Resettling a community of people from homes that they have lived in for most of their lives is never easy. International guidelines for preparing a Resettlement Action Plan (RAP) very clearly state that people who are physically or economically displaced as a result of a project — including mining and exploration projects — should not be any worse off as a result of their resettlement. In fact, “preferably [people should be] better off than they were before the project was undertaken,” the International Finance Corporation’s handbook on resettlement reads.
Thanks to Munali Nickel Mine’s very thorough consultation process with communities around the mine in Southern Province’s Mazabuka, just over 130 households now live and farm on plots that are larger, more arable, and more productive than where they previously dwelled. Plus, they can officially call the land their own, with title deeds for all families being made a number one priority.
Mining for Zambia visited the farms around Munali Nickel Mine and asked families to tell us how their lives have changed since they were resettled.
Mrs Mweetwa (seated) moved into this house in 2008, which occupies a 15-hectare plot of land. She and her family had been living on a 10-hectare farm with their eight children for over 20 years when they entered into discussions with Albidon, the previous owner of Munali Nickel Mine, about resettling to a nearby plot of land as part of the mining company’s RAP.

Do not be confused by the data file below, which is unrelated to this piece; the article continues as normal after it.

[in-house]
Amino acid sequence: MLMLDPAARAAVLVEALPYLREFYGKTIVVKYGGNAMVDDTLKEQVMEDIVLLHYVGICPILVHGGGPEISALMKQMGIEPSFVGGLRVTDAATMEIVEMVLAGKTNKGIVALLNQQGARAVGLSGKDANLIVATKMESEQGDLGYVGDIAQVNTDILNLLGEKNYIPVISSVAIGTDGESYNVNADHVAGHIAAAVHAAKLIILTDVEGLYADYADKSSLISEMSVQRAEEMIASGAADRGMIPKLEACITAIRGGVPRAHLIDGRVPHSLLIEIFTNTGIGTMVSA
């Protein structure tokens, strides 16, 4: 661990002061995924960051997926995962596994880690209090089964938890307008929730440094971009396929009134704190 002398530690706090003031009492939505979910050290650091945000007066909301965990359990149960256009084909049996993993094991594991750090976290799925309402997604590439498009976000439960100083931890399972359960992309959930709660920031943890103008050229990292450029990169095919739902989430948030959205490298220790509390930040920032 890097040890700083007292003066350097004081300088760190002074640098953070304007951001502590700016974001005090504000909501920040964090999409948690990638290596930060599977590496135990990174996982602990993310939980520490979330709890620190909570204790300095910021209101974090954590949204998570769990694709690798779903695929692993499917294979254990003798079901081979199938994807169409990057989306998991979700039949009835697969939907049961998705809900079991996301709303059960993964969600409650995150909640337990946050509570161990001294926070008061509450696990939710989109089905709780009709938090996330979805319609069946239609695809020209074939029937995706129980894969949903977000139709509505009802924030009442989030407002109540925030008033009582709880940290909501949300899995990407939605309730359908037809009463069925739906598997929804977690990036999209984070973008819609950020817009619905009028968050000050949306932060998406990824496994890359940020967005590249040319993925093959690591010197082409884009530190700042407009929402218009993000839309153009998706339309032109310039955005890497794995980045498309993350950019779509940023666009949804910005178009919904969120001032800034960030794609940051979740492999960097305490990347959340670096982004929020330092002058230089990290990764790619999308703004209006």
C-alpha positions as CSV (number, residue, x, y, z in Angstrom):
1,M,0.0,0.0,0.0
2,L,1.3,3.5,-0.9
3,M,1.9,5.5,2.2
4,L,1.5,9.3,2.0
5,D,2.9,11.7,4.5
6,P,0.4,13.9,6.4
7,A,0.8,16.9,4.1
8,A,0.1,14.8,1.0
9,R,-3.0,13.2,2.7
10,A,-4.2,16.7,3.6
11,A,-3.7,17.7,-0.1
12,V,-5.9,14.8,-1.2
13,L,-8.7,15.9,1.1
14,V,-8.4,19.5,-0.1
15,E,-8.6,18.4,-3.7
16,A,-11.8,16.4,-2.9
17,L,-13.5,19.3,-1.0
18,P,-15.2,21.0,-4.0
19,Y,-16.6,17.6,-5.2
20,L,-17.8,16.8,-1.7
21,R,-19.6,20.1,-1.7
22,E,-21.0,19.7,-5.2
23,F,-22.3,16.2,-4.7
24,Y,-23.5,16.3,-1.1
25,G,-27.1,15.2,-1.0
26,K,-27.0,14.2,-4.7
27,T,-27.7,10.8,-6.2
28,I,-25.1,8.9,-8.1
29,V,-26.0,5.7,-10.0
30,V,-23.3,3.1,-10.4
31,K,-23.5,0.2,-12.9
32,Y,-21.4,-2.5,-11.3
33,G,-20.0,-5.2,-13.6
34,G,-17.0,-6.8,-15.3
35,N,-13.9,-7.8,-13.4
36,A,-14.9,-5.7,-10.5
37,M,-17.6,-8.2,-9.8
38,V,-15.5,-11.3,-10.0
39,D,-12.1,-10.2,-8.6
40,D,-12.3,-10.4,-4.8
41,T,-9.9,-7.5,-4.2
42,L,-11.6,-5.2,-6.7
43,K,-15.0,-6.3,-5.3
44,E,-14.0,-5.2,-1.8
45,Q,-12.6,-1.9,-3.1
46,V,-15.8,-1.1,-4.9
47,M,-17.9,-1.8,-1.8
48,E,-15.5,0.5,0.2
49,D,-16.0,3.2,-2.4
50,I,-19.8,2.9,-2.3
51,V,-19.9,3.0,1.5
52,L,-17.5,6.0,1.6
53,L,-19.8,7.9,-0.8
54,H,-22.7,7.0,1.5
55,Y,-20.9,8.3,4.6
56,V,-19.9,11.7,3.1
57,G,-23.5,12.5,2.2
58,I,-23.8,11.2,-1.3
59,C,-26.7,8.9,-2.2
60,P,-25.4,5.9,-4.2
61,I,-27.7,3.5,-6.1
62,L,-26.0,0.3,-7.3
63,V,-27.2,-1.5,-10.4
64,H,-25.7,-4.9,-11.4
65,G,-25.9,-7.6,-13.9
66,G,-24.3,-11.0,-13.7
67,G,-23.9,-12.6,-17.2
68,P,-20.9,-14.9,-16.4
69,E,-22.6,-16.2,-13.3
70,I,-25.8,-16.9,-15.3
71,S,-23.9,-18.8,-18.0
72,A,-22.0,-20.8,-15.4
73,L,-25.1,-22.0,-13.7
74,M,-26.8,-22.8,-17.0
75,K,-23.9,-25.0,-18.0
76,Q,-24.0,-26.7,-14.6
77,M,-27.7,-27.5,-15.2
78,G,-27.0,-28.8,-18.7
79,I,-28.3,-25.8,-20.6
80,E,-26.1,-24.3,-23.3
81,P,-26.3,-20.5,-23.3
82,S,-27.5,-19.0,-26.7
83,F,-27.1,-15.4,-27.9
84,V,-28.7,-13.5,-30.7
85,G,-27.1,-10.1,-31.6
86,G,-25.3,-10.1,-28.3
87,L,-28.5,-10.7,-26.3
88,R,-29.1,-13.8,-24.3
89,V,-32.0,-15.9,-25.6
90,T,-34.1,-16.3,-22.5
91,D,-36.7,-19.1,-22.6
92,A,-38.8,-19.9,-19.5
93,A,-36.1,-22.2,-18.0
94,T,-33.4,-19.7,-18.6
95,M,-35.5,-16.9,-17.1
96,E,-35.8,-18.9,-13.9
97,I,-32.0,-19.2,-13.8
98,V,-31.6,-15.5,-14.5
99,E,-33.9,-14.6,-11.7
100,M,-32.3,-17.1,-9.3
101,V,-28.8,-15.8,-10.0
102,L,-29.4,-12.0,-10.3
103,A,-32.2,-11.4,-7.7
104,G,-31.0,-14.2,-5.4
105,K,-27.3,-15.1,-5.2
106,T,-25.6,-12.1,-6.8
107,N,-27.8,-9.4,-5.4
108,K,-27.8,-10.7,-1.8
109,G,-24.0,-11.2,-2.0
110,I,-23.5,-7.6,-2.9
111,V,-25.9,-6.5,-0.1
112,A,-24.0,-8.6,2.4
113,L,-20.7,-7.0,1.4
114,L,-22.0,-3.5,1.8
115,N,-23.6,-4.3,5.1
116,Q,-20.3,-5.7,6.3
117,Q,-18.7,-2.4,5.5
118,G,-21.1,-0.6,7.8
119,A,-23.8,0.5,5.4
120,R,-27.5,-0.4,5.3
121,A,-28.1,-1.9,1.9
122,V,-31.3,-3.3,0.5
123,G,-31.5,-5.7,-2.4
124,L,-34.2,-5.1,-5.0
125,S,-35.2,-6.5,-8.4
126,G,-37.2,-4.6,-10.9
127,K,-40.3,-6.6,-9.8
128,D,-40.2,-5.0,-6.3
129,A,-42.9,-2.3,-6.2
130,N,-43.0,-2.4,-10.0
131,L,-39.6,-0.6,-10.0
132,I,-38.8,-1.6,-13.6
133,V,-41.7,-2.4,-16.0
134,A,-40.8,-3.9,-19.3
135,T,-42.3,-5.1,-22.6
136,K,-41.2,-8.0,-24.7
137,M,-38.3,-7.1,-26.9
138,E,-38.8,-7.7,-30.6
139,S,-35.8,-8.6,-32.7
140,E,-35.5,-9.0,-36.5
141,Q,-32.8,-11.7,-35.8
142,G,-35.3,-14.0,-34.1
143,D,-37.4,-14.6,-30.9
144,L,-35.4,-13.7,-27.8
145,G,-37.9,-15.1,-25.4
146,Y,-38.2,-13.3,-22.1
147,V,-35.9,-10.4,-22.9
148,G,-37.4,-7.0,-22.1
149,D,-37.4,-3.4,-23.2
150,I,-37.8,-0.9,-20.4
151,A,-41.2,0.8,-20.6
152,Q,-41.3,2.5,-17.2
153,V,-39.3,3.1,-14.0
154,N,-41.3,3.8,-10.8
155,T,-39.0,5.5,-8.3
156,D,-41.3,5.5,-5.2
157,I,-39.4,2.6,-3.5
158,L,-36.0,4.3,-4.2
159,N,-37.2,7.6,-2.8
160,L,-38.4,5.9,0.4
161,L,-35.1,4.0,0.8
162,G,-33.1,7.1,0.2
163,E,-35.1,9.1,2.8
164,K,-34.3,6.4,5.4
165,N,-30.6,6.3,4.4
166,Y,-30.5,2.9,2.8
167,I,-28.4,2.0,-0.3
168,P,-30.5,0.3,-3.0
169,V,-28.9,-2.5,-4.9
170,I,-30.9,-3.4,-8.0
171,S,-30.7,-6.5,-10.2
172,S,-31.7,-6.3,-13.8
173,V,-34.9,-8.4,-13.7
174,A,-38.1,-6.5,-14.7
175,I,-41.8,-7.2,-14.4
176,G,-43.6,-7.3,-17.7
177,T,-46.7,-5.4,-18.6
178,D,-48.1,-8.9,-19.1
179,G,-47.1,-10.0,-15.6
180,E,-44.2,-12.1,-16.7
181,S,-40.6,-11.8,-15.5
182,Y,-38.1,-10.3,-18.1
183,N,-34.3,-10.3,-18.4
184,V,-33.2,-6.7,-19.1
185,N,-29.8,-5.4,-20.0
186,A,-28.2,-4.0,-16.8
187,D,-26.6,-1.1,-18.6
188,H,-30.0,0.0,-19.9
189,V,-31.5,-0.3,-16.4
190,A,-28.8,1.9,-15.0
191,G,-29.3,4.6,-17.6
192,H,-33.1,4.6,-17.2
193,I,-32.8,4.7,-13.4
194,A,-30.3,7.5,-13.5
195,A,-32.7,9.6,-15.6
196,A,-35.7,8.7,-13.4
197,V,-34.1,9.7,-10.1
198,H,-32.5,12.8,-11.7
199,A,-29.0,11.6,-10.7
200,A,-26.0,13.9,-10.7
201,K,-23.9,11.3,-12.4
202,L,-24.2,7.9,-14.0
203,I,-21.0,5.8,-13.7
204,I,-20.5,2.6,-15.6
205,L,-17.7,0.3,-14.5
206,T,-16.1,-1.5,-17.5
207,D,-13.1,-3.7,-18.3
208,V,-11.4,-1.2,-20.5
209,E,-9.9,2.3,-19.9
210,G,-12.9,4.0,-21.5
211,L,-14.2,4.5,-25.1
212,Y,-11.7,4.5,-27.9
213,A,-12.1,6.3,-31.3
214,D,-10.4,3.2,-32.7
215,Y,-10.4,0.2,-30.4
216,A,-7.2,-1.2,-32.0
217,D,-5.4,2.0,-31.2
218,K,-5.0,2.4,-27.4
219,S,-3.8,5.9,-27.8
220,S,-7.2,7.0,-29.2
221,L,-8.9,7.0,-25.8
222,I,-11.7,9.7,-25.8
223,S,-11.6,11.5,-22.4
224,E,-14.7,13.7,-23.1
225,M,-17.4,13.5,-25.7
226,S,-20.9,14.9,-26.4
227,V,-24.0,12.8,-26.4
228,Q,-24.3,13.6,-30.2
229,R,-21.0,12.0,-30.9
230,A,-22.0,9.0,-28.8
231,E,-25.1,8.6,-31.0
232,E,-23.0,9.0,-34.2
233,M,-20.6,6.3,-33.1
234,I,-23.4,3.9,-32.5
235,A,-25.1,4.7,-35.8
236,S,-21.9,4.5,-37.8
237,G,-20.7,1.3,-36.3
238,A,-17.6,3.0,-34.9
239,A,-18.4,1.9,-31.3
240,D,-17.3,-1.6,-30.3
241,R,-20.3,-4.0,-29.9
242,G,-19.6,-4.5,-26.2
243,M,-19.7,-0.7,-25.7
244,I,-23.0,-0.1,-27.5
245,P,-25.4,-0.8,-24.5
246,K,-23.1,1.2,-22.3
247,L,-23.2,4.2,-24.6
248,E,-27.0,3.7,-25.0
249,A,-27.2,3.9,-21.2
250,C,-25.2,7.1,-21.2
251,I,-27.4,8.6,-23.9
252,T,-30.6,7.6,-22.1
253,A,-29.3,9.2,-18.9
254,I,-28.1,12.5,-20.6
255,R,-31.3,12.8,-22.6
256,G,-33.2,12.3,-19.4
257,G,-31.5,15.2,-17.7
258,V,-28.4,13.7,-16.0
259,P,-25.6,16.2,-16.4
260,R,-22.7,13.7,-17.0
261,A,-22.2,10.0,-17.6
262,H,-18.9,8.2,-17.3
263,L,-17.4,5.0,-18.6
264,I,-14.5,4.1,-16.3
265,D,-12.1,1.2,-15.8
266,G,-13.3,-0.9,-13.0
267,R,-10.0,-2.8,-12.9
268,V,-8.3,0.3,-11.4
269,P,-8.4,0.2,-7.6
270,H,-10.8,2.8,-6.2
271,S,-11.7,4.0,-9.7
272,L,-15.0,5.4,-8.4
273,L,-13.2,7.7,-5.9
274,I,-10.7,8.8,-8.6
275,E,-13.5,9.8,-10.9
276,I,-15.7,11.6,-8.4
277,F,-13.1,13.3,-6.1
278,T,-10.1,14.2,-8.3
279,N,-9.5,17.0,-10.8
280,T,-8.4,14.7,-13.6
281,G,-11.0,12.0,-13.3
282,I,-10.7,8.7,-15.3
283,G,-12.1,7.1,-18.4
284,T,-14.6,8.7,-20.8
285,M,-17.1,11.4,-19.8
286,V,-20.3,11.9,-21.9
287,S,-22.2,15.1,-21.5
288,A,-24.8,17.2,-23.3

Mrs Mweetwa’s wasn’t the only family to move from a 10 to a 15-hectare piece of land. The increase in size of 50% was, in fact, set as a standard for Munali’s RAP. Families that owned plots of five hectares or less moved onto 7.5-hectare pieces of farmland.
“We had a five-roomed house before,” says Mrs Mweetwa. “It was fine, but a little cramped.” They built us a six-roomed house on our new plot, so there’s more space for everyone, she explains.
Five of their 15 hectares was allocated to living areas, animal pens, and land for grazing, and the remaining ten are used for farming. Having more land has made all the difference to their livelihood as farmers, as has the better soil quality in their new farm.
“This land is much better for agriculture,” says Mrs Mweetwa. We grow maize, soya beans, and groundnuts.” There wasn’t enough rainfall this year, so their crops were all for the family’s subsistence, but most years there is enough surplus to sell too.
“Before 2008, we couldn’t sell crops,” she says. “There are better yields here. We never have to buy food — just carpenter fish, and sometimes cooking oil.”
“This land is much better for agriculture. We grow maize, soya beans, and groundnuts. We never have to buy food.”
The community co-owns an oil press, which she uses to make sunflower oil when her sunflower crop is doing well.
But the most important thing about their new home is the title deeds, says Mrs Mweetwa, which Munali is currently obtaining for all resettled families. Each of these families previously lived on ancestral land, and didn’t have the title deeds that are increasingly important in a modern economy. Property rights are considered a vital ingredient for attracting economic activity beyond the life of a mine, but bureaucratic delays have created a situation in which less than 10% of land in Zambia is titled.